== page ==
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male and female cannabis seeds

18-6 – 18 Hours Light / 6 Hours Darkness each Day
24-0 – 24 Hours Light / 0 Hours Darkness each Day

When do marijuana plants reveal their gender?

If you’re just growing 1, 2, or 3 plants, it can be heartbreaking to find out all your plants are male, and you need to start over in order to make buds.

Next, cannabis plants switch to the flowering stage which means they stop growing bigger and taller, and instead spend all their effort growing flowers (the buds we want are flowers!). The flowering stage is like the “adult” stage of a cannabis plant since at this point it’s only interested in adult stuff like growing their male and female parts, then pollinating 🙂 In the flowering stage, plants start growing buds or pollen sacs in earnest. The buds we want are female flowers, so growers generally only want to grow female plants.

Tactic 1: Preflowers let you identify plants in week 3-6 from seed

Growers identify plant sex by identifying pre-flowers, which are small structures that form at the nodes during late vegetation.

Female pre-flowers also develop at the nodes. You can distinguish them based on one obvious visual characteristic: hairs. Female pre-flowers feature tear-drop shaped calyxes with small hairs protruding from the tip. These small hairs, known as pistils, are the sex organs of female cannabis flowers.

Male plants, in contrast, don’t produce flowers. This makes them less valuable for growers seeking only buds. However, they do produce pollen sacs. These small vessels create the genetic material required to fertilise female flowers and create hybrids. This makes the males extremely important for breeding new cannabis strains.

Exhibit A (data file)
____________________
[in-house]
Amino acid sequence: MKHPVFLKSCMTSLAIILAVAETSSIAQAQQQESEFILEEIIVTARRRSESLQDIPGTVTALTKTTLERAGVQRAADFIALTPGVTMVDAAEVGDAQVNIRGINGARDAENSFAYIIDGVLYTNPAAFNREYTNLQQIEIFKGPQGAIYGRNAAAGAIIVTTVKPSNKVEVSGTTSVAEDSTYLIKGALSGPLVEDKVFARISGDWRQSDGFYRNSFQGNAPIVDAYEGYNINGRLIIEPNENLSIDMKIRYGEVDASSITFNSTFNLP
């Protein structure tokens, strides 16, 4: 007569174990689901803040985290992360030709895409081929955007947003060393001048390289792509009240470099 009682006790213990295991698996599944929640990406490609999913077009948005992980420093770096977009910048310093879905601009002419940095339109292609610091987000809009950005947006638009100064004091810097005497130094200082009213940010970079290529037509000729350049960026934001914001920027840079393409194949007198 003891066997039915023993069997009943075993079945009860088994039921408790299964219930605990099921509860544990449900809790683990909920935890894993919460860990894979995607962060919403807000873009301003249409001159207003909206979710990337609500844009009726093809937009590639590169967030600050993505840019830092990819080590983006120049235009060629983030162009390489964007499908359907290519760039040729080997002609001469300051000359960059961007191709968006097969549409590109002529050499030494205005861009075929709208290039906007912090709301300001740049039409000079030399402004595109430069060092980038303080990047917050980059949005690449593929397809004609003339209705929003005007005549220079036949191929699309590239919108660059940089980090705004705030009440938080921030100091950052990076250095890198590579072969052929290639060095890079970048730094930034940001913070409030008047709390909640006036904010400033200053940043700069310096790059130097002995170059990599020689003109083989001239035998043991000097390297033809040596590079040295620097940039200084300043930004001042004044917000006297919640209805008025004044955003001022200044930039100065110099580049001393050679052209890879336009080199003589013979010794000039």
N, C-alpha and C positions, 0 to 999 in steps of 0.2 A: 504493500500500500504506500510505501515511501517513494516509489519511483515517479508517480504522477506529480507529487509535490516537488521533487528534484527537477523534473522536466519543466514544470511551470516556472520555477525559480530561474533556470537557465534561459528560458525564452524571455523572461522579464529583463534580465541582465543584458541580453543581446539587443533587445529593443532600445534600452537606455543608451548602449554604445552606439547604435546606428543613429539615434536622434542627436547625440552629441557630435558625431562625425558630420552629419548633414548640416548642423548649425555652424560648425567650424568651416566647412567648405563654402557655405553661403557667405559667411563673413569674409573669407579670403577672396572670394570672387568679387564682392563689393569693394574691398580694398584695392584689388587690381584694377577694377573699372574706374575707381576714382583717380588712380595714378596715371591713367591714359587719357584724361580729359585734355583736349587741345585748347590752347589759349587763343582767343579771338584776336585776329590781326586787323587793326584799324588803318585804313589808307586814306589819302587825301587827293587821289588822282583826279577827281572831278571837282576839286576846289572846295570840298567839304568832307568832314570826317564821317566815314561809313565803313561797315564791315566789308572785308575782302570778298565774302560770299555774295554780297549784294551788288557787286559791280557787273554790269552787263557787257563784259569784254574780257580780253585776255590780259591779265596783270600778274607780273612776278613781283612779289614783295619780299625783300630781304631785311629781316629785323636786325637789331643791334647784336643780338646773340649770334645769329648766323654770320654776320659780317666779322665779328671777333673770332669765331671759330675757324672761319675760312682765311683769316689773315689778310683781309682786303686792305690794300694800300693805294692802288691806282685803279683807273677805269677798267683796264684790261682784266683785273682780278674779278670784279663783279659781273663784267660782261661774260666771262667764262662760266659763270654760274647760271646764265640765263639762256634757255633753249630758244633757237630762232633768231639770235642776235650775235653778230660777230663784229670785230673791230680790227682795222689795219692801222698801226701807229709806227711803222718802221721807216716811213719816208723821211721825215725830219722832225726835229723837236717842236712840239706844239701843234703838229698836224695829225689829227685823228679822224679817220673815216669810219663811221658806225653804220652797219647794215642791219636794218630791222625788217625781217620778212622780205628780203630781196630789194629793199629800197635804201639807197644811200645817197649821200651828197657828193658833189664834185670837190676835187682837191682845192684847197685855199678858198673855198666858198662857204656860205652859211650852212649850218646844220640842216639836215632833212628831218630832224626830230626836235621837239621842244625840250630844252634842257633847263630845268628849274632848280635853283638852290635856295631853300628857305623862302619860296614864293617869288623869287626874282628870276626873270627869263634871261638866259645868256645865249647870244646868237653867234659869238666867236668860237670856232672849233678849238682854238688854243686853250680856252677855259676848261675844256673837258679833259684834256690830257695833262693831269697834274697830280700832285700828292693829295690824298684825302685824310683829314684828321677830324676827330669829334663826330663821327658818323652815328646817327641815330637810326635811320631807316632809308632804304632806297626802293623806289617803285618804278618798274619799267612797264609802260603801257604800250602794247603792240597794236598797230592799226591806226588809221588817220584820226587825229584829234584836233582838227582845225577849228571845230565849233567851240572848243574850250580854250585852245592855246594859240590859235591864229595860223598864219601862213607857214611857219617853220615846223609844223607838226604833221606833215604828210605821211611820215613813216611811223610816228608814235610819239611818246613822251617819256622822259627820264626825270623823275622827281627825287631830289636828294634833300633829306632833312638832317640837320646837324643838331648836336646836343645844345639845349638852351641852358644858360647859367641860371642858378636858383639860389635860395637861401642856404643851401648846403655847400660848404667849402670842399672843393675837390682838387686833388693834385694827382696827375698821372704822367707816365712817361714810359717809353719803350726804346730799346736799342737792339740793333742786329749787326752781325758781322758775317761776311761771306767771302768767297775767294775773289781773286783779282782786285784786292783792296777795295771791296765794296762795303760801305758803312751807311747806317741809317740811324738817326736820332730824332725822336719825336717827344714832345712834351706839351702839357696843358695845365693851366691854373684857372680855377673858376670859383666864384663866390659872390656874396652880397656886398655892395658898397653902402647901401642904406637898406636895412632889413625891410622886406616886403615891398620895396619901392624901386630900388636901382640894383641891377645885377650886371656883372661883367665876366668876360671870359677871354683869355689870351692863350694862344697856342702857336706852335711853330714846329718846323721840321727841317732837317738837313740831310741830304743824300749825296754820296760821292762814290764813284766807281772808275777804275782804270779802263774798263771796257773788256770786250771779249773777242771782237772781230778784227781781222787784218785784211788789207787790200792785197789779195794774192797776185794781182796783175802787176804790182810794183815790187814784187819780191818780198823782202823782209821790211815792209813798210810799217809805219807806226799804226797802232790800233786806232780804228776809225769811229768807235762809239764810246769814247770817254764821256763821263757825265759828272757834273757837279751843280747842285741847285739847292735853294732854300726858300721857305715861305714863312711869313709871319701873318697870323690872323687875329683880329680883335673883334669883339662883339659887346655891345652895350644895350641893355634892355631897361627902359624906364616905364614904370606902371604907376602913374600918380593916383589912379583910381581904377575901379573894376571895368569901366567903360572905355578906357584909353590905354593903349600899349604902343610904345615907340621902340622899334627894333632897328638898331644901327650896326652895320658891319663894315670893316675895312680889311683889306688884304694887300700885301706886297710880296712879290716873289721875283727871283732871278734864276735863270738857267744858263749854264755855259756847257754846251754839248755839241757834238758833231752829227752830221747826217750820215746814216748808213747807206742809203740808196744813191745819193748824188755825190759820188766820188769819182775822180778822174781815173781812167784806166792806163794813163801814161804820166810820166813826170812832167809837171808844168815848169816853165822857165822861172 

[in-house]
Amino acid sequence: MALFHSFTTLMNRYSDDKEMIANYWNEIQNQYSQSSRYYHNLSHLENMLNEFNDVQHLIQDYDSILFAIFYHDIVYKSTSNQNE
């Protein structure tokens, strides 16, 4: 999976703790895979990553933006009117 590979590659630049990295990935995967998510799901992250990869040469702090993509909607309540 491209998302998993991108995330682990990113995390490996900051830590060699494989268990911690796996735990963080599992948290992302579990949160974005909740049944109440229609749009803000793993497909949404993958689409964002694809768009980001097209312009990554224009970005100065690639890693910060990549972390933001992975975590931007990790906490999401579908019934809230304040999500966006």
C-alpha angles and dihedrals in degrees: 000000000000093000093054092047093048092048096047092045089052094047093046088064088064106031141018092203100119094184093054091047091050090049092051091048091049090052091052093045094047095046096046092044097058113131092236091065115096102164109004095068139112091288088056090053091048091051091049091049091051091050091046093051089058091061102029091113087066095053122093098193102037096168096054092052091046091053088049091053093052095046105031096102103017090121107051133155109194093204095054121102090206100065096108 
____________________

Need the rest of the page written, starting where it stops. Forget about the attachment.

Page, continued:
IDENTIFYING FEMALE CANNABIS PLANTS

To avoid this issue, try to maintain a stable environment in your grow room. Use a thermo-hygrometer to monitor temperature and humidity, keep your light schedule strict, and ensure your plants get all the nutrients they require.

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Cannabis, like those who love it, doesn’t always stick to the rules, though. Sometimes, this dioecious plant species goes against the grain and develops both male and female reproductive organs. These specimens are known as hermaphrodites. Either genetic or environmental factors, or both, can cause plants to develop this unusual trait. Having both buds and pollen sacs, they end up developing the ability to pollinate and reproduce with themselves.

See, the vast majority of plant species are monoecious, a term meaning they possess both male and female reproductive organs. These include edible plants, such as corn and squashes, that can readily fertilise their own flowers using their own pollen.